On the political economy of ethnic violence and statelessness
In June 2022, Mohammad Shahabuddin, Professor of International Law & Human Rights at Birmingham Law School, University of Birmingham, UK, presented as part of the Refugees, Citizenship & Statelessness: Asia in Focus' Seminar Series.
The ideology of the postcolonial ‘developmental’ state not only results in the marginalisation of minorities but also serves to legitimise and gloss over asymmetric power relations that produce such marginalisation. Development projects disproportionately target minority lands and forests, with long-term devastating effects on the cultures and the very existence of minorities. Statelessness is a direct outcome of such political and economic marginalisation as part of the ideological operation of the postcolonial ‘developmental’ state. International law provides a framework within which international actors and postcolonial states suppress minority interests in the name of economic development, whereas minorities – being politically marginalised – suffer the most due to such development activities. Genocidal violence against the Rohingya minority in Myanmar illustrates these arguments.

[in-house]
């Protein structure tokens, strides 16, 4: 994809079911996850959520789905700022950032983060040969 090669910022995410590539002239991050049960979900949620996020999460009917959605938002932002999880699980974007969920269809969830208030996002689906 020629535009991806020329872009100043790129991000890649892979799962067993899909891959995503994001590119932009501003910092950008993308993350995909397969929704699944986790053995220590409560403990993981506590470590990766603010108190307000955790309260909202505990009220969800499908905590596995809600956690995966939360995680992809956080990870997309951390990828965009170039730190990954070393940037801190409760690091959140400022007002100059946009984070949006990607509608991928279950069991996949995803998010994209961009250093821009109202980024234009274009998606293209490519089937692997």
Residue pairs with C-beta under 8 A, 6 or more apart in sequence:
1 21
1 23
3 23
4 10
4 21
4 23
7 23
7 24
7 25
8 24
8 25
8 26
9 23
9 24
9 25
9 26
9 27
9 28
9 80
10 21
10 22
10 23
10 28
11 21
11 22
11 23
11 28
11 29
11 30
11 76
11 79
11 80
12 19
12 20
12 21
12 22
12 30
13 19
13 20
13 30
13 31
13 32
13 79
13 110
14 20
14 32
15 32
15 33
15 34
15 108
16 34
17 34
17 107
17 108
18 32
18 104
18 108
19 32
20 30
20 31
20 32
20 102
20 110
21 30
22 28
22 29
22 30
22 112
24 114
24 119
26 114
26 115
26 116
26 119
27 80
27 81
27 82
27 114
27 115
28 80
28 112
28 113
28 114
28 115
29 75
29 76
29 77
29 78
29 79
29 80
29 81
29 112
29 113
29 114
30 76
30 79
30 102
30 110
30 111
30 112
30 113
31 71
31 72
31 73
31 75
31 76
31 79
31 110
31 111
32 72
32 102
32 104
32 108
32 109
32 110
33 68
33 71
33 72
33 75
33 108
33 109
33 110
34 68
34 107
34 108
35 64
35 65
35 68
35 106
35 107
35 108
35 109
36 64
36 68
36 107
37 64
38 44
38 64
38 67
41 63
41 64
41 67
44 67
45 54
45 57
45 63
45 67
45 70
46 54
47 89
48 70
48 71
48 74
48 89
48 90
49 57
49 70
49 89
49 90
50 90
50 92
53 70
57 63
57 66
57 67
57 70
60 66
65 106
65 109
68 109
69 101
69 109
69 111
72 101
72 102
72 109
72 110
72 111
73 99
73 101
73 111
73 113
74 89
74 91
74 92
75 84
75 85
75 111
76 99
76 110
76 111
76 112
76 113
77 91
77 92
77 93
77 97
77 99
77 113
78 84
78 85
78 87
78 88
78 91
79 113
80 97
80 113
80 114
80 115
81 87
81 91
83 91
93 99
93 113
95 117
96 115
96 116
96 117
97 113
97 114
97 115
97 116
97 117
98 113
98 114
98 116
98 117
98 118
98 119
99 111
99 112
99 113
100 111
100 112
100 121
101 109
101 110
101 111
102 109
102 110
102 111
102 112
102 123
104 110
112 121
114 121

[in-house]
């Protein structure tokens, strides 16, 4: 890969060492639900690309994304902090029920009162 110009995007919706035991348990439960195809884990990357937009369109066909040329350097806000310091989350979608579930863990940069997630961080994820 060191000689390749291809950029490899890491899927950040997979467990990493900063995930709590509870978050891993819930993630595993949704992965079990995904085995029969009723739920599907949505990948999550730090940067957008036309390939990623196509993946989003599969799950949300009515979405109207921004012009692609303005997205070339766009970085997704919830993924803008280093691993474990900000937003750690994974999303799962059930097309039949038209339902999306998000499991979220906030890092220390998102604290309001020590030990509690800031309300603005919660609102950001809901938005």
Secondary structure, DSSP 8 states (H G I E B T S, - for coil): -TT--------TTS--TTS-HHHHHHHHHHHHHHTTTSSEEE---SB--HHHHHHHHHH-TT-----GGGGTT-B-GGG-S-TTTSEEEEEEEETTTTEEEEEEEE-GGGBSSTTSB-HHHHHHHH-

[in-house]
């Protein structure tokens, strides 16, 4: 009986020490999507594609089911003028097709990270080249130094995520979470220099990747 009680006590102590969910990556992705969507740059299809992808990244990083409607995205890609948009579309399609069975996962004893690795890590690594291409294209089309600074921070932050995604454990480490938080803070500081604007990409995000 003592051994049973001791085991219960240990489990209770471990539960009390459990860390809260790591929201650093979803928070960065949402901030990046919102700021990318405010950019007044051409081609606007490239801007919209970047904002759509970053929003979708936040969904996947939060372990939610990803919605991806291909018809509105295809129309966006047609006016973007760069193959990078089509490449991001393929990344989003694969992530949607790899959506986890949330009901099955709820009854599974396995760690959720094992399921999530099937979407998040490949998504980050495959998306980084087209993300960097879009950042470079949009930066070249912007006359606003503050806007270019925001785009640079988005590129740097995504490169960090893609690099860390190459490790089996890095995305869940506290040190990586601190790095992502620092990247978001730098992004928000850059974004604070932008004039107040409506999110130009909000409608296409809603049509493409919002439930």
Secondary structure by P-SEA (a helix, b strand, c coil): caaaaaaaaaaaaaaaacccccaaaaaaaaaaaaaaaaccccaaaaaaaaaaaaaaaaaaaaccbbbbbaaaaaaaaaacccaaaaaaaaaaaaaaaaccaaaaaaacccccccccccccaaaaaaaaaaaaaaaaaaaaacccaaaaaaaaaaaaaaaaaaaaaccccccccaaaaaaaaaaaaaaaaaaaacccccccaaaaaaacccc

Mohammad Shahabuddin is Professor of International Law & Human Rights at Birmingham Law School, University of Birmingham, UK. His research interests include history and theory of international law, international human rights with special focus on minority rights, postcolonialism and the law, and Third World Approaches to International Law (TWAIL). He is the author of Minorities and the Making of Postcolonial States in International Law (2021) and Ethnicity and International Law: Histories, Politics, and Practices (2016), both published with Cambridge University Press. Professor Shahabuddin was an Expert Panellist at the 14th Session of the UN Human Rights Council’s Minority Rights Forum in December 2021.